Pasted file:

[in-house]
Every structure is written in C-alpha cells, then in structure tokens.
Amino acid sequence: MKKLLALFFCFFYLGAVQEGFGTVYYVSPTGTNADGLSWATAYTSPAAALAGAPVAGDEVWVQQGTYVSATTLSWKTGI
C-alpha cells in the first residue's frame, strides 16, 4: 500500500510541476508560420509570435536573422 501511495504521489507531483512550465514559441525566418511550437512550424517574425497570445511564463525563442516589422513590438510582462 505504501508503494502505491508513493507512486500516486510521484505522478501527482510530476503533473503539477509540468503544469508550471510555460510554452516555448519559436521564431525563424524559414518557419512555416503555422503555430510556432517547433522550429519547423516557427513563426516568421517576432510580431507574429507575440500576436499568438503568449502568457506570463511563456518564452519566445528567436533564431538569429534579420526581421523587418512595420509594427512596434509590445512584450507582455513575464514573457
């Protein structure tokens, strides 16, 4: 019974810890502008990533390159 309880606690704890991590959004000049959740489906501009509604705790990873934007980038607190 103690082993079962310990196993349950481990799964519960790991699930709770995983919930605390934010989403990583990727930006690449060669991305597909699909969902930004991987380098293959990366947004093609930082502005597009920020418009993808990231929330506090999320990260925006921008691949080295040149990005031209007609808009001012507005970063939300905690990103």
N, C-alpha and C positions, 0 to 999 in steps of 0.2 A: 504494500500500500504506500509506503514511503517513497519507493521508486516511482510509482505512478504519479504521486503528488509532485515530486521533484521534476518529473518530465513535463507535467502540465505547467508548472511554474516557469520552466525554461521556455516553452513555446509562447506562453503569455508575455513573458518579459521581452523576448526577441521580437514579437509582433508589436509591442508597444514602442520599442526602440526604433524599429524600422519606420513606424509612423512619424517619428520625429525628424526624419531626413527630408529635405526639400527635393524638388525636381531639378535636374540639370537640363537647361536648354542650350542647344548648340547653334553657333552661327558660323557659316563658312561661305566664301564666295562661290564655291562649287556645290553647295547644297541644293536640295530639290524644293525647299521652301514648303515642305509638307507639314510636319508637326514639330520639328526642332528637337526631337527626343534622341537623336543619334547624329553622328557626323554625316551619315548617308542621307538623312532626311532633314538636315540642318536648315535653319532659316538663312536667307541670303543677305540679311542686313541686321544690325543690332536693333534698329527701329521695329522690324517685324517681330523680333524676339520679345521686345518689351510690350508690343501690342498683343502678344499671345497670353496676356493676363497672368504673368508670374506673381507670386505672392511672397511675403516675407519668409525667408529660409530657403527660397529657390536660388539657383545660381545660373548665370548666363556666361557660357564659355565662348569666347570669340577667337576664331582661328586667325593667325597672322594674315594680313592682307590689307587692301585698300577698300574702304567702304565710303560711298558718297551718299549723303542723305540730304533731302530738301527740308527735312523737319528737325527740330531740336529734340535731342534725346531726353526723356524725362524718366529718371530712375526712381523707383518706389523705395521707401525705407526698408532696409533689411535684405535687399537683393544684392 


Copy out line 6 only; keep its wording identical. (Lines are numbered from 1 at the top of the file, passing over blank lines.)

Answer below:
N, C-alpha and C positions, 0 to 999 in steps of 0.2 A: 504494500500500500504506500509506503514511503517513497519507493521508486516511482510509482505512478504519479504521486503528488509532485515530486521533484521534476518529473518530465513535463507535467502540465505547467508548472511554474516557469520552466525554461521556455516553452513555446509562447506562453503569455508575455513573458518579459521581452523576448526577441521580437514579437509582433508589436509591442508597444514602442520599442526602440526604433524599429524600422519606420513606424509612423512619424517619428520625429525628424526624419531626413527630408529635405526639400527635393524638388525636381531639378535636374540639370537640363537647361536648354542650350542647344548648340547653334553657333552661327558660323557659316563658312561661305566664301564666295562661290564655291562649287556645290553647295547644297541644293536640295530639290524644293525647299521652301514648303515642305509638307507639314510636319508637326514639330520639328526642332528637337526631337527626343534622341537623336543619334547624329553622328557626323554625316551619315548617308542621307538623312532626311532633314538636315540642318536648315535653319532659316538663312536667307541670303543677305540679311542686313541686321544690325543690332536693333534698329527701329521695329522690324517685324517681330523680333524676339520679345521686345518689351510690350508690343501690342498683343502678344499671345497670353496676356493676363497672368504673368508670374506673381507670386505672392511672397511675403516675407519668409525667408529660409530657403527660397529657390536660388539657383545660381545660373548665370548666363556666361557660357564659355565662348569666347570669340577667337576664331582661328586667325593667325597672322594674315594680313592682307590689307587692301585698300577698300574702304567702304565710303560711298558718297551718299549723303542723305540730304533731302530738301527740308527735312523737319528737325527740330531740336529734340535731342534725346531726353526723356524725362524718366529718371530712375526712381523707383518706389523705395521707401525705407526698408532696409533689411535684405535687399537683393544684392 